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Methods for developing and testing aerosol samplers.
Vincent JH; Brixey LA; Evans DE
Atlanta, GA: U.S. Department of Health and Human Services, Public Health Service, Centers for Disease Control and Prevention, National Institute for Occupational Safety and Health, R01-OH-002984, 2003 Dec; :1-87
Development and characterization of samplers whose performances mimic the inhalability of the human head will be an important step forward in exposure assessment for environmental and occupational aerosols. The current method for sampler characterization involves arduous experiments in large wind tunnels, of which only a few exist. Therefore a new, rapid and cost-effective method is needed, and the main objective of this research was to develop a set of scaling laws for aerosol sampling, leading to new methodology for aerosol sampler characterization in a small-scale wind tunnel using a direct-reading aerodynamic particle sizer (APS), which counts and sizes sampled particles. For this purpose, a prototype automated experimental system was designed and built, which included a novel approach to account for particle losses inside the sampler inlet. For this, the sampler entry was filled with a plug of porous plastic foam that smoothed the aspirated air flow and provided well-defined particle penetration into the instrument. The first experiments with this system investigated the aspiration efficiency of a thinwalled probe at 90 degrees to the wind, with the aim of gaining experience with the new apparatus and methodology with an aerosol sampling system that is simple yet still of considerable scientific interest to aerosol scientists. The results were in fair agreement with previously published data, but indicated some internal functional relationships not previously seen. For the main experimental study aimed at practical personal aerosol samplers, the scaling laws we developed enabled full-scale experimental conditions may be simulated by small-scale experiments. A key component was that not only are the sampler dimensions and air flows able to be scaled, but the particle size itself may be scaled as well. This allowed for particles in the range of the APS (up to 20 um) to be used to simulate the behavior of much larger particles. These scaling laws were applied to experiments for testing the performance of three commercially-available personal aerosol samplers: the 10M personal inhalable aerosol sampler, the CIS inhalable aerosol sampler and the Button aerosol sampler. The results from these experiments provided validation of the scaling laws and were broadly consistent with what has been previously observed in large wind tunnels. Again, however, some additional functional relationships were observed that had not previously been seen by others. Despite some differences in sampler performance when compared to full-scale studies, it is concluded that the new testing method developed in this research will be an excellent starting point for the preparation of a standard protocol for the evaluation of practical aerosol samplers. Finally, some experiments were carried out in the field, an aluminum smelter, to compare instruments derived from the new knowledge gained in this research, as well as in a previous NIOSH-funded project. Here, for instruments that compared well in our laboratory studies, agreement was less satisfactory in the field. It is possible that this may be associated with the fact that windspeeds in most workplaces are actually much lower than those in wind tunnel experiments (including not only our own but also most of the aerosol sampling research conducted by others).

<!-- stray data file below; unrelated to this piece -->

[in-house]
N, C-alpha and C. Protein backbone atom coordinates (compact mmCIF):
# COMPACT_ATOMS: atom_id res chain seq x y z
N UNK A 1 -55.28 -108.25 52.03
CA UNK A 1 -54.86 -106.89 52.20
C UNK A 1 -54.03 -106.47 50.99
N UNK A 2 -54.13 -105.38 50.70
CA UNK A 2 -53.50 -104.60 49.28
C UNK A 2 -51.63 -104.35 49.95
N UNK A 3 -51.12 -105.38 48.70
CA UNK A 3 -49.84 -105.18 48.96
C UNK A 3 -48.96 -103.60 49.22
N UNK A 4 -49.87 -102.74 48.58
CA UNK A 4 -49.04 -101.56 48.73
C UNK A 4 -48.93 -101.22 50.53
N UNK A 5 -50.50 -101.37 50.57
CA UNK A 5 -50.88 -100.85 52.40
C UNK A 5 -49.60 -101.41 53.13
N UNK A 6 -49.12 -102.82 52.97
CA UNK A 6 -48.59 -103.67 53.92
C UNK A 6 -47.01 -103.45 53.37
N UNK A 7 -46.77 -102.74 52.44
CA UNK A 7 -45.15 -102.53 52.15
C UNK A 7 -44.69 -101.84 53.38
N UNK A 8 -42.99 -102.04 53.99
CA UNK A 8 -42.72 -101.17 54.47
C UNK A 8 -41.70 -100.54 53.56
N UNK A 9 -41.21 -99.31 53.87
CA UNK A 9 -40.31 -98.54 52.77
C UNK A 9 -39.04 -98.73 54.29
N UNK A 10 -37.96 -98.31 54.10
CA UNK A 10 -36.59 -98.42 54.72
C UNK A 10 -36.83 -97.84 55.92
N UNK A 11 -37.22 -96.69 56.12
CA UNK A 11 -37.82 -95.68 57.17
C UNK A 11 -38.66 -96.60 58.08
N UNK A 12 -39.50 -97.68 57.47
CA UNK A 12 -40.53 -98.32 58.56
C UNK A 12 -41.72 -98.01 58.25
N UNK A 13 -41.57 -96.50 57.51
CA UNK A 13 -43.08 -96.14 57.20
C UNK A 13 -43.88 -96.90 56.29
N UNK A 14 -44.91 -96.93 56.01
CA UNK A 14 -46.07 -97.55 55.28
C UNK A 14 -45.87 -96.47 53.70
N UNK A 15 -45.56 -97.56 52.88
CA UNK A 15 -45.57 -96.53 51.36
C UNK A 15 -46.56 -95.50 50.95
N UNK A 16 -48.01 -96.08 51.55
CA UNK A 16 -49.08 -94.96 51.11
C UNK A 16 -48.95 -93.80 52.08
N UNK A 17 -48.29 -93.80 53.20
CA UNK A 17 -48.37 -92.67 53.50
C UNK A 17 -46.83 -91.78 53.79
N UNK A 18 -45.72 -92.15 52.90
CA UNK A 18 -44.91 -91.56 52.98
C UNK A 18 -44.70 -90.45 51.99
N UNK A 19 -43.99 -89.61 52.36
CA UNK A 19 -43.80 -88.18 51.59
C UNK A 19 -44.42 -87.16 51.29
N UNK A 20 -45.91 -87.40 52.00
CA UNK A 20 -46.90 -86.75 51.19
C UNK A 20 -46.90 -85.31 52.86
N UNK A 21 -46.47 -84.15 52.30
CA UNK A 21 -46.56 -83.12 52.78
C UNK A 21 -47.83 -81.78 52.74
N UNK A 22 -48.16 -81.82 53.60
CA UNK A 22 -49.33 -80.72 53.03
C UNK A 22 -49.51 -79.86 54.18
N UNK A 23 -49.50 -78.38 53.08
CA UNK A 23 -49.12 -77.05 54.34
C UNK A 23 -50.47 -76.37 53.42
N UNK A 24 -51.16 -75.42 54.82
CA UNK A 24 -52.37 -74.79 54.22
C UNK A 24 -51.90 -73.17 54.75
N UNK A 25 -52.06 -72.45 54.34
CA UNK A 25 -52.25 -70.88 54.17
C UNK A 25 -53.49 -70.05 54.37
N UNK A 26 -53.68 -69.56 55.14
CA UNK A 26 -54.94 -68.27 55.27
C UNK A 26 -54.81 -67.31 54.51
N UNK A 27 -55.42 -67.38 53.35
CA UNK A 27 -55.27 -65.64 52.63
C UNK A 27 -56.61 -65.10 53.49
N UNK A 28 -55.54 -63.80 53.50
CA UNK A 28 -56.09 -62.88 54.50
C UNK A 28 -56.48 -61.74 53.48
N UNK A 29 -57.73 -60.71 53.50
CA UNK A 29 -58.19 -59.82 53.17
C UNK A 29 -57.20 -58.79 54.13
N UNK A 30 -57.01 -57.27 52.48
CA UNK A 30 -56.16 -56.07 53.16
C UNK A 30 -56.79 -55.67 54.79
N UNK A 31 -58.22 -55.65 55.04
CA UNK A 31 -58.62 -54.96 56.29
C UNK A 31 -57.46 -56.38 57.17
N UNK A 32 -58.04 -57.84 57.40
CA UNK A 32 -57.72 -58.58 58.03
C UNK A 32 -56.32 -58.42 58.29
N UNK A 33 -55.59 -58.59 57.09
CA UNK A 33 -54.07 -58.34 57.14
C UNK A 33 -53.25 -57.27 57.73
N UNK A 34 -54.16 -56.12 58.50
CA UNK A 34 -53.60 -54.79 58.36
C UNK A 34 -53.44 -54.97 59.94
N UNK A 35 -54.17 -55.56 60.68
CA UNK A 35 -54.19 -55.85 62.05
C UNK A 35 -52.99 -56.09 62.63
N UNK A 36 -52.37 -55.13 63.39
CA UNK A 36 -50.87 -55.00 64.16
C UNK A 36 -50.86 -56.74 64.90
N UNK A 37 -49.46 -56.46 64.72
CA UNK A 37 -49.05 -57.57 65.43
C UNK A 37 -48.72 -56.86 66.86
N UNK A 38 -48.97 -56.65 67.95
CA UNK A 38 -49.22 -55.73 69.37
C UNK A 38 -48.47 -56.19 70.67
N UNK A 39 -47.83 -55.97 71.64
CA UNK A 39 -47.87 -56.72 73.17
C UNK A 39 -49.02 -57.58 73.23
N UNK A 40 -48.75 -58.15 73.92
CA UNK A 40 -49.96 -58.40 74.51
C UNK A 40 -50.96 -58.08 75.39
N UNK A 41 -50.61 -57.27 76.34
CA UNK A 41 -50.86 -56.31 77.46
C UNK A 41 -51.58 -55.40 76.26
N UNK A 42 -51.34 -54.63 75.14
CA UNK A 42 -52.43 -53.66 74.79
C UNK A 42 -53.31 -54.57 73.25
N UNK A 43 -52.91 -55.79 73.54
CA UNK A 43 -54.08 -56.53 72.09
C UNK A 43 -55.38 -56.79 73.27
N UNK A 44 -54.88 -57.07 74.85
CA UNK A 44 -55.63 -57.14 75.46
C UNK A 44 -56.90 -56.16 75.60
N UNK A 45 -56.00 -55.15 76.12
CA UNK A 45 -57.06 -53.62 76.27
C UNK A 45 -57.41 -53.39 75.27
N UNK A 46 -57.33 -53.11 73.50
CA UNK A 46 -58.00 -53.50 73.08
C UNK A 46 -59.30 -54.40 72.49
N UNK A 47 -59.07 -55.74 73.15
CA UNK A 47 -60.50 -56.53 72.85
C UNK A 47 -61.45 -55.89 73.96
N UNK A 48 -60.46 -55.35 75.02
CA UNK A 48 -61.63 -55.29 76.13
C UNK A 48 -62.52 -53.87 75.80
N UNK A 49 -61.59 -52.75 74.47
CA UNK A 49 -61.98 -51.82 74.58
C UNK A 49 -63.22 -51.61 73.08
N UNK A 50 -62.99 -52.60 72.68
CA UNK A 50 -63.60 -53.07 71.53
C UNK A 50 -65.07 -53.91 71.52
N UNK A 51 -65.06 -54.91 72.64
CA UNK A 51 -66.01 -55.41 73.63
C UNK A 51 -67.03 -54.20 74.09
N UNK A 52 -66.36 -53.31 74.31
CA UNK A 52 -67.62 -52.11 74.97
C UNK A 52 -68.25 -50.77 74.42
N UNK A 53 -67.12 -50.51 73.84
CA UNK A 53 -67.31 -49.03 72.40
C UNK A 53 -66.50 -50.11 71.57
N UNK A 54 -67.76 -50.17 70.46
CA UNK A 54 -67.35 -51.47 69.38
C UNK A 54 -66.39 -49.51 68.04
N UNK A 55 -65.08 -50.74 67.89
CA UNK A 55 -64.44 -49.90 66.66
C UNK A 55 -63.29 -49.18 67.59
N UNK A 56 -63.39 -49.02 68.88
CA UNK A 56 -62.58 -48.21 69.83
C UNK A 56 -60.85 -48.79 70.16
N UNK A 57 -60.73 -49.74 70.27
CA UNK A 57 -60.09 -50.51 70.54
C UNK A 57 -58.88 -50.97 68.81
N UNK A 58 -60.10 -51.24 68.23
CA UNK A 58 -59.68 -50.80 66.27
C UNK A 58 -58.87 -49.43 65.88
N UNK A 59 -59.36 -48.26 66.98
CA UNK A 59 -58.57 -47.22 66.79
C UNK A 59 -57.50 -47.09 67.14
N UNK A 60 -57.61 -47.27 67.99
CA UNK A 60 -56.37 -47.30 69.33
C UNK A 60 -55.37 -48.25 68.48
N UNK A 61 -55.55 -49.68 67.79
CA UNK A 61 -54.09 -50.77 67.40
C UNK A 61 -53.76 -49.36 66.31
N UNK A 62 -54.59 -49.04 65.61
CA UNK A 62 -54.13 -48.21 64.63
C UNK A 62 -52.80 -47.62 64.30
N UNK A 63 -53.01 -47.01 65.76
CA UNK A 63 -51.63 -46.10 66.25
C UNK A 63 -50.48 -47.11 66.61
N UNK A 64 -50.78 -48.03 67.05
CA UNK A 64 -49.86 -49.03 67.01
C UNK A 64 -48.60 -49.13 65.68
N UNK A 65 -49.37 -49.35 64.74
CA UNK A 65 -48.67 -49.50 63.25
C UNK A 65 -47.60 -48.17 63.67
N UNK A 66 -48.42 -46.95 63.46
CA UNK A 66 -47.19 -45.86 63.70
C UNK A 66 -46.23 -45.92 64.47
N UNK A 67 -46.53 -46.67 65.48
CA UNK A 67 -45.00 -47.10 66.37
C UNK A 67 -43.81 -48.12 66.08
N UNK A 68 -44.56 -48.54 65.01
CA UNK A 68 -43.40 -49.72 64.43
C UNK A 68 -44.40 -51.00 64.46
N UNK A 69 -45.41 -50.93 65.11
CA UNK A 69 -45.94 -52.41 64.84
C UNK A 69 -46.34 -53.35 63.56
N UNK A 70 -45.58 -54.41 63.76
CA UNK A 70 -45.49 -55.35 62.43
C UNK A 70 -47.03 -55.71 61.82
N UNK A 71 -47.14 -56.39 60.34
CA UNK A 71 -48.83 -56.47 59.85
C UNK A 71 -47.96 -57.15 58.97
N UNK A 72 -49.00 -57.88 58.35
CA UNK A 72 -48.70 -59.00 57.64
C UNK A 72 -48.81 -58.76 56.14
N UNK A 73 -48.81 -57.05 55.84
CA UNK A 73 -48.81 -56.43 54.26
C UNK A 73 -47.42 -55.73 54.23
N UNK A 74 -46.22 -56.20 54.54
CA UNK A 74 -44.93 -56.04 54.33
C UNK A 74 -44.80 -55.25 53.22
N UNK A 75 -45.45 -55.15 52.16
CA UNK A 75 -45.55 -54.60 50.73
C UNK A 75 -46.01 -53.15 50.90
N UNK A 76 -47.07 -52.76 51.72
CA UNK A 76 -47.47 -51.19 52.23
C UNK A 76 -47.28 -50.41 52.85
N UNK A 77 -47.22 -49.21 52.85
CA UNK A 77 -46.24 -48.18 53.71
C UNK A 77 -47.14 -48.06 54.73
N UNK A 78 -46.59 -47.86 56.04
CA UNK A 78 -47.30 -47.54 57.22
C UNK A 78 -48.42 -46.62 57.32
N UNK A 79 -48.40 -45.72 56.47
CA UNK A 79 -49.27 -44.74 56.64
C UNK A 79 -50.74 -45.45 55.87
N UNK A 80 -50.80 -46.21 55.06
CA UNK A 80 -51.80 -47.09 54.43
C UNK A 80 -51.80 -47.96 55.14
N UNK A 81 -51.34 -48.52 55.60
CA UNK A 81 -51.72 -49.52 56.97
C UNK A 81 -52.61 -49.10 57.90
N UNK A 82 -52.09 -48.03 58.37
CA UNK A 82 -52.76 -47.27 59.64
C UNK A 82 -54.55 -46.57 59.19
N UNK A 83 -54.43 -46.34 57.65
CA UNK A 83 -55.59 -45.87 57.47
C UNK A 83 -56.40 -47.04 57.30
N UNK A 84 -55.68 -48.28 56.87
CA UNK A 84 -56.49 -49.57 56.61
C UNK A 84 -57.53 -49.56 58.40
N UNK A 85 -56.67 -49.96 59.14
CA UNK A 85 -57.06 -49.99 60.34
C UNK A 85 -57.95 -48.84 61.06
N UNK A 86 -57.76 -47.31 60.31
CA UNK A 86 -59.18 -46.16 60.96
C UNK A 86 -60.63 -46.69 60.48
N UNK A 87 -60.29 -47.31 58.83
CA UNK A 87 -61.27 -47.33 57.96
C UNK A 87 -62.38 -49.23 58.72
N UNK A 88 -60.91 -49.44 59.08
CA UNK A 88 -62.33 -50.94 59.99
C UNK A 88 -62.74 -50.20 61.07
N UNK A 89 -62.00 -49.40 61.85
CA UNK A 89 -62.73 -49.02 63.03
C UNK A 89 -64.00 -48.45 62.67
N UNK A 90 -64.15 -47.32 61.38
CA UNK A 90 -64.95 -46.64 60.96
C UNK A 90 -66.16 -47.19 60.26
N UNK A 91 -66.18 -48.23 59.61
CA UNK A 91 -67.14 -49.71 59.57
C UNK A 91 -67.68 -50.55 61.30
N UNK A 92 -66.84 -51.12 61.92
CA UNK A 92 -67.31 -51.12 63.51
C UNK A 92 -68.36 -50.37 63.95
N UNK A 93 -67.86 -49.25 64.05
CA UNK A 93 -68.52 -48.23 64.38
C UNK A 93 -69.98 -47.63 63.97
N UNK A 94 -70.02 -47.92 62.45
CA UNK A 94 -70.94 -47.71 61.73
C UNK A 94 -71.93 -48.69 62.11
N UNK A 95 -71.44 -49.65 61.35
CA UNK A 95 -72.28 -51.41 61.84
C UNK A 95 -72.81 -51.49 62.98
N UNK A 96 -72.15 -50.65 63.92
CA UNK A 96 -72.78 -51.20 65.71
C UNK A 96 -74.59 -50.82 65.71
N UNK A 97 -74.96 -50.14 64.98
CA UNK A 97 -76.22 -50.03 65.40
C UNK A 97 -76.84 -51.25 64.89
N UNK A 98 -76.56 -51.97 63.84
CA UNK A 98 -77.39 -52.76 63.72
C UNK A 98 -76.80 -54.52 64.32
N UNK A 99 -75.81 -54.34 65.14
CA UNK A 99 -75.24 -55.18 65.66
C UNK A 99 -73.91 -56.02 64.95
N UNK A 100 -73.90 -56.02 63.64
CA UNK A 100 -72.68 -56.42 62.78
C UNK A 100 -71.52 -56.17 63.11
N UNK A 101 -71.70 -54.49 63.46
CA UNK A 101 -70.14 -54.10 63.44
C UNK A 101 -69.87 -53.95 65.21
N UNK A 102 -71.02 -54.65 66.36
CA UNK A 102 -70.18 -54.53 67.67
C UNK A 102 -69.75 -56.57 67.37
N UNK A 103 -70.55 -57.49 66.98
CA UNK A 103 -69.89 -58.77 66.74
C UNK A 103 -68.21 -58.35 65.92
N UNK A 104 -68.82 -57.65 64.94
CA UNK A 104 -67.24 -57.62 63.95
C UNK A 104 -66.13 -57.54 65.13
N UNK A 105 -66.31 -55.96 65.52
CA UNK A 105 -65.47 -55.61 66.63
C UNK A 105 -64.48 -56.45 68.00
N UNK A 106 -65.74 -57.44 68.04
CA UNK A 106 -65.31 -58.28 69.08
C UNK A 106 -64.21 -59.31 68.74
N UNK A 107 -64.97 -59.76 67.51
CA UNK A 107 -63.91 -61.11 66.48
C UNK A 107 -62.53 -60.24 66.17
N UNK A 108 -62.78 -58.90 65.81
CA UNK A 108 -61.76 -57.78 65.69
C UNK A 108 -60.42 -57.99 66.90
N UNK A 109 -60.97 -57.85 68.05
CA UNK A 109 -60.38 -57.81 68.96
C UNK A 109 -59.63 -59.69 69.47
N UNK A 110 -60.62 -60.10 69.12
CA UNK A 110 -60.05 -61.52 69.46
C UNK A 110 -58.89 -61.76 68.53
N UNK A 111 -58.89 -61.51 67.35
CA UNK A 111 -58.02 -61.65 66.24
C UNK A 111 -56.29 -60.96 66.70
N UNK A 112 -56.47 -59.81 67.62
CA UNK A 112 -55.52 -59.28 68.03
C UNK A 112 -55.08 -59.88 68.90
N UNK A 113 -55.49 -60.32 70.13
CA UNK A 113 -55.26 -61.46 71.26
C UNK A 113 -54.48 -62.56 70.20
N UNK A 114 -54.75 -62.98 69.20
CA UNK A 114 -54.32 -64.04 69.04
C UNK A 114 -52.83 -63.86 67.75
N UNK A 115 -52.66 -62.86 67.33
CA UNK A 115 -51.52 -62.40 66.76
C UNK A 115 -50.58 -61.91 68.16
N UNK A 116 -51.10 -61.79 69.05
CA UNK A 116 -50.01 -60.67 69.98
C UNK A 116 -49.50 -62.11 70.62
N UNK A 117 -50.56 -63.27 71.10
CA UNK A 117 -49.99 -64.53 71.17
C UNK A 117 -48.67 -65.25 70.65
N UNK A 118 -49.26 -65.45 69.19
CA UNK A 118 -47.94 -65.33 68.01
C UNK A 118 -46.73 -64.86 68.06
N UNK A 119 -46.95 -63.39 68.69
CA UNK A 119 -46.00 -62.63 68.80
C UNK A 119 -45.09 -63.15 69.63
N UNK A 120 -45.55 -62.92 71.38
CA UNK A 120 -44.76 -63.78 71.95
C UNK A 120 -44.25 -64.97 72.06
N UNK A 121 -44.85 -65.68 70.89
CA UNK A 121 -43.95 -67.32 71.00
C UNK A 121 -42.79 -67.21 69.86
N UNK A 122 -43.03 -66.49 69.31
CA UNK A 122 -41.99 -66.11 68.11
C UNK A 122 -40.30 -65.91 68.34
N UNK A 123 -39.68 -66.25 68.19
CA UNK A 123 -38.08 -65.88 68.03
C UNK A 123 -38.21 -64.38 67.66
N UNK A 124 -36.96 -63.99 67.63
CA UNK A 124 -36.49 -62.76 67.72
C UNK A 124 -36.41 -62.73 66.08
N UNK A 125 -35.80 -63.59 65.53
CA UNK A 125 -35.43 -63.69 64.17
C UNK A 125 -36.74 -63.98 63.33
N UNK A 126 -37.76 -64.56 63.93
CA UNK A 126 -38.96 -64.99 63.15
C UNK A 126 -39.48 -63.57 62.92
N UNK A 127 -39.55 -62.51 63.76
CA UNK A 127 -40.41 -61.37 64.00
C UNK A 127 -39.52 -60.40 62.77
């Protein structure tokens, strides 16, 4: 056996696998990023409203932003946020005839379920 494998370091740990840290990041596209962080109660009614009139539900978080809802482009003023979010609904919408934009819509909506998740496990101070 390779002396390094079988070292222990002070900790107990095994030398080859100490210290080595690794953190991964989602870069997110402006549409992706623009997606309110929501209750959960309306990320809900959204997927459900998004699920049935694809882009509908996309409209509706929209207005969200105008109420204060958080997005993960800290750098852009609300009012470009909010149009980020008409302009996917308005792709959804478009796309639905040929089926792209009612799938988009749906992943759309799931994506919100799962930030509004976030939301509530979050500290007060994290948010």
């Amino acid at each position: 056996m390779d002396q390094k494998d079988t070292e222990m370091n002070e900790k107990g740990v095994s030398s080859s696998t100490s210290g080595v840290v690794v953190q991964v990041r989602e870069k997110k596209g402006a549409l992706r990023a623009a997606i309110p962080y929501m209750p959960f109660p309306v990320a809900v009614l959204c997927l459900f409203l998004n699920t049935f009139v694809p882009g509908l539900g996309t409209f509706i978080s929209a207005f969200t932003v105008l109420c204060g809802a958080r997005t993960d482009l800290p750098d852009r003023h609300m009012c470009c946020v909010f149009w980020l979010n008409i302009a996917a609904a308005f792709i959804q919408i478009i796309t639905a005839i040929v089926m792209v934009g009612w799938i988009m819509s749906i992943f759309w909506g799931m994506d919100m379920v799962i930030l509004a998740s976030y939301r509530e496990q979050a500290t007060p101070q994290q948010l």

Aerosols; Aerosol-sampling; Aerosol-particles; Occupational-exposure; Environmental-exposure; Sampling-methods; Sampling
Department of Environmental Health Sciences, School of Public Health, University of Michigan, 109 S. Observatory, Ann Arbor, MI 48109-2029
Final Grant Report
NTIS Accession No.
Research Tools and Approaches: Exposure Assessment Methods
National Institute for Occupational Safety and Health
University of Michigan, Ann Arbor, Michigan
Page last reviewed: September 2, 2020
Content source: National Institute for Occupational Safety and Health Education and Information Division